Cheese offers nutritional benefits, less lactose than you might expect

Cheese offers nutritional benefits, less lactose than you might expect

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The cheese is rich and creamy and irresistible on a cracker, paired with a selection of fresh fruit or sprinkled over a bowl of chili. Americans really love it. Per capita consumption is 40 pounds per year, or just over 1.5 ounces per day.

But when people talk about their fondness for cheese, it’s often in a guilty way, like, “Cheese is my weakness.”

“Cheese is packed with nutrients like protein, calcium and phosphorus and can serve a healthy purpose in the diet,” says Lisa Young, assistant professor of nutrition at New York University. Research shows that even full-fat cheese won’t necessarily make you gain weight or give you a heart attack. Cheese does not appear to increase or decrease the risk of chronic diseases, such as cardiovascular disease and type 2 diabetes, and some studies suggest that it may even be protective.

Good bacteria, lower risks from saturated fat

It’s easy to see why people might feel conflicted about cheese. For years, the U.S. Dietary Guidelines have said that consuming low-fat dairy products is best because full-fat products, such as full-fat cheese, have Saturated fats, which can raise levels of LDL (bad) cholesterol, a known risk for heart disease. Cheese has also been blamed for weight gain and digestive problems such as bloating. However, it turns out that the cheese may have been misunderstood.

Yes, they are high in calories: some types have 100 or more calories per ounce. And it’s high in saturated fat. So why is it okay for most people to eat it? “There’s more to cheese than just saturated fat,” says Emma Feeney, assistant professor at University College Dublin’s Institute of Food and Health, who studies the effects of cheese on health.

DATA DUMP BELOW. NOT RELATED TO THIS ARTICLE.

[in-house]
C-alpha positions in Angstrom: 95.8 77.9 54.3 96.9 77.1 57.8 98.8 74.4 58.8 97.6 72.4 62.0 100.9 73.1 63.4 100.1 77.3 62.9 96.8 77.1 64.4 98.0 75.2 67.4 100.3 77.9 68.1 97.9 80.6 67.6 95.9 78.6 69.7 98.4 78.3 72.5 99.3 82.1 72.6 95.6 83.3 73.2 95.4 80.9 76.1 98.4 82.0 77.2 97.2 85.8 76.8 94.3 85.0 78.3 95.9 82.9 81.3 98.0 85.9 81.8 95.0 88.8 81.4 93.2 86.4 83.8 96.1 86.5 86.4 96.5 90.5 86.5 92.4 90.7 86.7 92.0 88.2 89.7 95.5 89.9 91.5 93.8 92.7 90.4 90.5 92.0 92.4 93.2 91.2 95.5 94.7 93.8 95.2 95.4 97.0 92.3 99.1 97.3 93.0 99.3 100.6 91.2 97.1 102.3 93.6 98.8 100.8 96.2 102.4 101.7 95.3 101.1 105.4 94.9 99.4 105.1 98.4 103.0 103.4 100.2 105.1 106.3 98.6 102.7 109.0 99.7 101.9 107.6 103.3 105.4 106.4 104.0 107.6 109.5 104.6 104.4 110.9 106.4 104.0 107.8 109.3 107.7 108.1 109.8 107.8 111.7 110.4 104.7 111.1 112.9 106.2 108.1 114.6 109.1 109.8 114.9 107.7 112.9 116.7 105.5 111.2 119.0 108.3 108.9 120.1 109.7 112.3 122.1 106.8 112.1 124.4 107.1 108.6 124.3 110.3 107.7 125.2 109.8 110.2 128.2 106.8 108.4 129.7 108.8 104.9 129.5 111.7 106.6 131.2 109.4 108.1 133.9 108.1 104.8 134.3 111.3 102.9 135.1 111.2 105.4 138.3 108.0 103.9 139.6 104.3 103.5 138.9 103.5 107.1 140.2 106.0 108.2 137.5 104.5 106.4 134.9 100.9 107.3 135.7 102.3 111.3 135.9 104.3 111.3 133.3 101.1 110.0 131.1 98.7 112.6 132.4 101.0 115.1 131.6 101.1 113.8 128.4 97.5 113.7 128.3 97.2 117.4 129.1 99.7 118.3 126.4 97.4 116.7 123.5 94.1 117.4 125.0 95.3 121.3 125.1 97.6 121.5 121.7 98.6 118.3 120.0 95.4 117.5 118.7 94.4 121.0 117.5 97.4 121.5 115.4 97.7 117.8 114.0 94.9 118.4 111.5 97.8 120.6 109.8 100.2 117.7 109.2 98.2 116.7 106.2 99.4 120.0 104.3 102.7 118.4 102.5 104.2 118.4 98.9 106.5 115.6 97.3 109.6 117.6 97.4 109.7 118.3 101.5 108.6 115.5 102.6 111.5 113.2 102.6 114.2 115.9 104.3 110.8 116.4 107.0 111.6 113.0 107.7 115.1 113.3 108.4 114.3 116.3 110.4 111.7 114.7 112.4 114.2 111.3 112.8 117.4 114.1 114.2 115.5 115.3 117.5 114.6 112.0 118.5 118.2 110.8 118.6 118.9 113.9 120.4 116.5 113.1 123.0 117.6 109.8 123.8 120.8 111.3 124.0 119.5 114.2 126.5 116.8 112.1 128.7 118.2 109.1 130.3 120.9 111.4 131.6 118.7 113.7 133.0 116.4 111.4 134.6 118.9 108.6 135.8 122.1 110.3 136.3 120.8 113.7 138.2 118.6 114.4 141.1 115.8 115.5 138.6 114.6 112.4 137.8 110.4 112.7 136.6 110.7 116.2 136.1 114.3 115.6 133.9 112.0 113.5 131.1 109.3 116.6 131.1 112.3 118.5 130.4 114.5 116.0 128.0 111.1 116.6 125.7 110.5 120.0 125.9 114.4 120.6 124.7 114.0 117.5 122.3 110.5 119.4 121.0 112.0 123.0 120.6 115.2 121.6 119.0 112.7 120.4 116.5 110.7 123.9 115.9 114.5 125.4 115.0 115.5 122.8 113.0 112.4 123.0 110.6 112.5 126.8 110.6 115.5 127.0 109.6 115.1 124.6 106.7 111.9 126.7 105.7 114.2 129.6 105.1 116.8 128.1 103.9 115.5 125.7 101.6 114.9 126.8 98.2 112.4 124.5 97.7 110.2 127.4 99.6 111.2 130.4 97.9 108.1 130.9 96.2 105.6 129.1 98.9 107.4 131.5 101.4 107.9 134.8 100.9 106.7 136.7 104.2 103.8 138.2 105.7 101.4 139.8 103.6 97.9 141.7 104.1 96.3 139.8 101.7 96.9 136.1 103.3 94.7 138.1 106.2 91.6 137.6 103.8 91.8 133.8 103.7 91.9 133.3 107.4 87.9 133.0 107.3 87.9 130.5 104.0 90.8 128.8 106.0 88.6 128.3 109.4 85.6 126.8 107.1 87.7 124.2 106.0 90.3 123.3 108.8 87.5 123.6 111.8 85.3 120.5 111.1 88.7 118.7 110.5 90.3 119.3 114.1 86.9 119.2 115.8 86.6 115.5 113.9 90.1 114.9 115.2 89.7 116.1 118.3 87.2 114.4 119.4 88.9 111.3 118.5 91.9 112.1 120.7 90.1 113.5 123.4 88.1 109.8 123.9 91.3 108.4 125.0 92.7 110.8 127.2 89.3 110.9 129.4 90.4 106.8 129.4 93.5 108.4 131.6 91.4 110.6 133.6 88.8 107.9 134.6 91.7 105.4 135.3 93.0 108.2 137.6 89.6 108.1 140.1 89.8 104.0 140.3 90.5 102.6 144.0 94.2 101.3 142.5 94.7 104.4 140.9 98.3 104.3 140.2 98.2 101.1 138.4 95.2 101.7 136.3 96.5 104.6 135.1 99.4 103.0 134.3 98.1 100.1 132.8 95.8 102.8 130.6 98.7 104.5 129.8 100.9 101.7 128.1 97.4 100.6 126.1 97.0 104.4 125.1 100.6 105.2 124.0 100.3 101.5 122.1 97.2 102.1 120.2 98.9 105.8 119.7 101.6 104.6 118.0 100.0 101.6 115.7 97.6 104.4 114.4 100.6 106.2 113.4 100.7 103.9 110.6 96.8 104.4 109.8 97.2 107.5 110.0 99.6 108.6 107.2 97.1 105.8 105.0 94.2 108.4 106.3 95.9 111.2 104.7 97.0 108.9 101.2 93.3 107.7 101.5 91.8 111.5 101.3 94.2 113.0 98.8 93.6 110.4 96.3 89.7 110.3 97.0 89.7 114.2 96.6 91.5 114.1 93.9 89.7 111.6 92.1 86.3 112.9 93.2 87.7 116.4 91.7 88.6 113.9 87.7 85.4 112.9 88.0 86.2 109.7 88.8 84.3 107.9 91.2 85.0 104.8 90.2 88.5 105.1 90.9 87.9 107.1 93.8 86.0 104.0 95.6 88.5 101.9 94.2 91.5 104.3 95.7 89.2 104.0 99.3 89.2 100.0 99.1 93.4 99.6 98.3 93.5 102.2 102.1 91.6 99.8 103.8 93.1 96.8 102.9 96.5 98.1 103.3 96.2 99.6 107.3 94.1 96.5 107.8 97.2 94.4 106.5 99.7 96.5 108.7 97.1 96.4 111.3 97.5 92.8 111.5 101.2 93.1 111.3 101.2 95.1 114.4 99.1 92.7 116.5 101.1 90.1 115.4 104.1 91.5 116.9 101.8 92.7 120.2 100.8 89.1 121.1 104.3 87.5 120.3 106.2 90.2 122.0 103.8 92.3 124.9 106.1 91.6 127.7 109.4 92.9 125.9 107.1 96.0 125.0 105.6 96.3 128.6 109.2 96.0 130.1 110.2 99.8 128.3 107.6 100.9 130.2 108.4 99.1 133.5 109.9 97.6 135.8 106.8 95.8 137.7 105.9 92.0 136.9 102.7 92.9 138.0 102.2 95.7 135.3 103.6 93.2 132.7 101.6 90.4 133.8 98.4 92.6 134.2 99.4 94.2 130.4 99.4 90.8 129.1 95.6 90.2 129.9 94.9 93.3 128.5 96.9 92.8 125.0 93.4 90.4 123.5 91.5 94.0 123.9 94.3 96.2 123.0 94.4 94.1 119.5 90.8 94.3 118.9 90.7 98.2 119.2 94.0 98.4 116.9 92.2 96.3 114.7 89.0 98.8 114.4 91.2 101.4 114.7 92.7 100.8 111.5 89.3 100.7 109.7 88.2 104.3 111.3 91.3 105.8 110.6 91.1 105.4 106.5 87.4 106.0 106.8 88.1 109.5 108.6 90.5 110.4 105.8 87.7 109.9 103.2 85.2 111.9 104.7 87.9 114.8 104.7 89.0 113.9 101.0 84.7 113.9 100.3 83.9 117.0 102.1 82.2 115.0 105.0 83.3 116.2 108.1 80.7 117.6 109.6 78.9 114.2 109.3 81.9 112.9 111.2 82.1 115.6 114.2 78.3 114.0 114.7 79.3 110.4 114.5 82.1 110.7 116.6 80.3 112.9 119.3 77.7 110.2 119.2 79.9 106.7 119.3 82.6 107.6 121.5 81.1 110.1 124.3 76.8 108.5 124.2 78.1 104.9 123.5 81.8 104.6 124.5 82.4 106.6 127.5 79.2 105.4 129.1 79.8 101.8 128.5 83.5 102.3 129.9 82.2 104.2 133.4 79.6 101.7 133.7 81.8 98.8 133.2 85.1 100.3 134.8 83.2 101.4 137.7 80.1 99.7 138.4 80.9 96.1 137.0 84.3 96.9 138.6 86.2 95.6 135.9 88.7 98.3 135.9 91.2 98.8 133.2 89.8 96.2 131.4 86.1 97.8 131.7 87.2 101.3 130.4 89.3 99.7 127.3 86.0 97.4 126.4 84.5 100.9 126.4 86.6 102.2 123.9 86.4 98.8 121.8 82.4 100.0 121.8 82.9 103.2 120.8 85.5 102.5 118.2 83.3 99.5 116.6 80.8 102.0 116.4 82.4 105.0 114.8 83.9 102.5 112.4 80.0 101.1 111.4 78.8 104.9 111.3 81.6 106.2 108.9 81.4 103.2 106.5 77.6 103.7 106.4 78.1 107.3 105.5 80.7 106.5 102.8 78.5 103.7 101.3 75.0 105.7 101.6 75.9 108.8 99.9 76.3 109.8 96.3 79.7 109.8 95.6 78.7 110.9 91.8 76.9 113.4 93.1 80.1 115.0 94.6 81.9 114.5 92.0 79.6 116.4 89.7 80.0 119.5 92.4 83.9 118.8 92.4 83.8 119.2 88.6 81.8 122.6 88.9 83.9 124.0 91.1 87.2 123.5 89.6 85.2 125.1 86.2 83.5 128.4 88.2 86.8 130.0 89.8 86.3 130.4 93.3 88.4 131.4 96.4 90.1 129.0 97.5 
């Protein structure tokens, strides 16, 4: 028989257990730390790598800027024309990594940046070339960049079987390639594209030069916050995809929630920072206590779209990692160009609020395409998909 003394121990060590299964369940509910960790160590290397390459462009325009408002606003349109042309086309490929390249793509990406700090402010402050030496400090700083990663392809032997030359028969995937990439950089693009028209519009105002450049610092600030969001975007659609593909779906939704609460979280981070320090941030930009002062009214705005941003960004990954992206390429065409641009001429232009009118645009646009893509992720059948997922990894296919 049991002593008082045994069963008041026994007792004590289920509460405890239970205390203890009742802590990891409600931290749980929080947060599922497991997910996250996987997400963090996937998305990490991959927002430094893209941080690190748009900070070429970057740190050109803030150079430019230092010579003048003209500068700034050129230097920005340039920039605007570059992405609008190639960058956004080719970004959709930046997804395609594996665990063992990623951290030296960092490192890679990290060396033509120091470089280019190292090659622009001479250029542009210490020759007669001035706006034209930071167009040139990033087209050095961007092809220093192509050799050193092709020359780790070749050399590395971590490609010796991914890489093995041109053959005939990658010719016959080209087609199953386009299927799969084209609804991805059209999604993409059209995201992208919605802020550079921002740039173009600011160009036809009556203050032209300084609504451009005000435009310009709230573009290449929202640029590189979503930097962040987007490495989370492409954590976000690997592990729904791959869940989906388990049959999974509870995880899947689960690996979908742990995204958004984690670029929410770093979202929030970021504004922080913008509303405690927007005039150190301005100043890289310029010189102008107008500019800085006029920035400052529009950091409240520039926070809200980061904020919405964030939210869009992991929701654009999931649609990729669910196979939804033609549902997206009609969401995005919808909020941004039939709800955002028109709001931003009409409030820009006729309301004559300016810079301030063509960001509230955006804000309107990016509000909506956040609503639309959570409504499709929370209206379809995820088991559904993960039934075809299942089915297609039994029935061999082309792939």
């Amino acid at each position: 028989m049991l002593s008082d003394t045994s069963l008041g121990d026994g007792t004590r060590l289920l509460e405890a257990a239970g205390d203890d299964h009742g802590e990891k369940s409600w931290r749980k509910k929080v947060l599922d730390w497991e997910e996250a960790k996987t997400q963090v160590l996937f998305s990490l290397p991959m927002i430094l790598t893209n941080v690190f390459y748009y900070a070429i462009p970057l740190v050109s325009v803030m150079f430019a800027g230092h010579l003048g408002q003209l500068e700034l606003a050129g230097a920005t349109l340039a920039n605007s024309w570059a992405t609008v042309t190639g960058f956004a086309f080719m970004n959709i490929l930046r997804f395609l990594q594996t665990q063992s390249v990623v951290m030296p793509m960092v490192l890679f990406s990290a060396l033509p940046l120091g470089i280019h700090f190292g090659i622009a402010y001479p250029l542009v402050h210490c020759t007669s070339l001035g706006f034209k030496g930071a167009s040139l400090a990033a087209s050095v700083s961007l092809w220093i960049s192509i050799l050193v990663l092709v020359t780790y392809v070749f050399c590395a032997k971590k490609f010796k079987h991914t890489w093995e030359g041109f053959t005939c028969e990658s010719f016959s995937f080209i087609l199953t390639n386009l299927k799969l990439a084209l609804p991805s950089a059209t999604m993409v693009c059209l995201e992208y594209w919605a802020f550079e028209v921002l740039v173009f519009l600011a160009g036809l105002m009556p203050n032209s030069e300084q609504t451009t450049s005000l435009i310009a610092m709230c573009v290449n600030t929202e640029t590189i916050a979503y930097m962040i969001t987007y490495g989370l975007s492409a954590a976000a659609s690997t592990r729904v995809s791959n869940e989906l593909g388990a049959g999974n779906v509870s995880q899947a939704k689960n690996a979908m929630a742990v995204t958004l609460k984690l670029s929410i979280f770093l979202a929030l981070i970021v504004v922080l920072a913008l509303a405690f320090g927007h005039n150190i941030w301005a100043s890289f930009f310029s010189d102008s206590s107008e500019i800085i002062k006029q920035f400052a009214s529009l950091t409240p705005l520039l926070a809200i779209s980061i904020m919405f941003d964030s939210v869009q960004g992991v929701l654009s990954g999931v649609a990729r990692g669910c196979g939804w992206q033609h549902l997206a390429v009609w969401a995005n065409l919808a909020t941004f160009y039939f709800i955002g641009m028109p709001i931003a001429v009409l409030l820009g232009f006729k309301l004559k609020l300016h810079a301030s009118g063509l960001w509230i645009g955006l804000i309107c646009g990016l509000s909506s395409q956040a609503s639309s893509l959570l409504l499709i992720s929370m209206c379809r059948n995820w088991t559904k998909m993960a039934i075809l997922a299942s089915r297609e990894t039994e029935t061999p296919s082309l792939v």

Old-school thinking about nutrition focused on individual nutrients—such as fat or protein—that promoted or prevented disease. It’s not clear that this is the wrong approach, but nutrition experts are now placing more emphasis on the whole food and how its structure, nutrients, enzymes and other components interact with each other.

When milk is transformed into cheese, the process changes the way the nutrients and other components in it are chemically arranged. This has an effect on how it is absorbed and processed by the body, which can lead to health effects that are different from the effects of eating the same nutrients in another form, such as oil.

In 2018, Feeney directed six weeks clinical trial in which 164 people each ate an equal amount of dairy fat in the form of butter or cheese and then switched parts of the study. “We found that the saturated fat in cheese did not raise LDL cholesterol levels to the same extent as butter,” she says.

Experts have different theories as to why the saturated fat in cheese is less harmful. “Some studies show that the mineral content in cheese, especially calcium, can bind to fatty acids in the gut and flush them out of the body,” says Feeney. Other studies suggest that fatty acids called sphingolipids in cheese may increase the activity of genes that help break down cholesterol in the body.

When cheese is made, it also receives some beneficial compounds. “Vitamin K can form during the fermentation process,” says Sarah Booth, director of the Vitamin K Laboratory at the Jean Mayer USDA Human Nutrition Aging Research Center at Tufts University in Boston. The vitamin is important for blood clotting and bone and blood vessel health.

And as a fermented food, “both raw and pasteurized cheeses contain good bacteria that can be beneficial to the intestinal gut microbiota,” says Adam Brock, vice president of food safety, quality and regulatory compliance for Wisconsin Dairy Farmers. This good bacteria, found primarily in aged cheeses like cheddar and gouda, helps break down food, synthesize vitamins, prevent disease-causing bacteria, and boost immunity.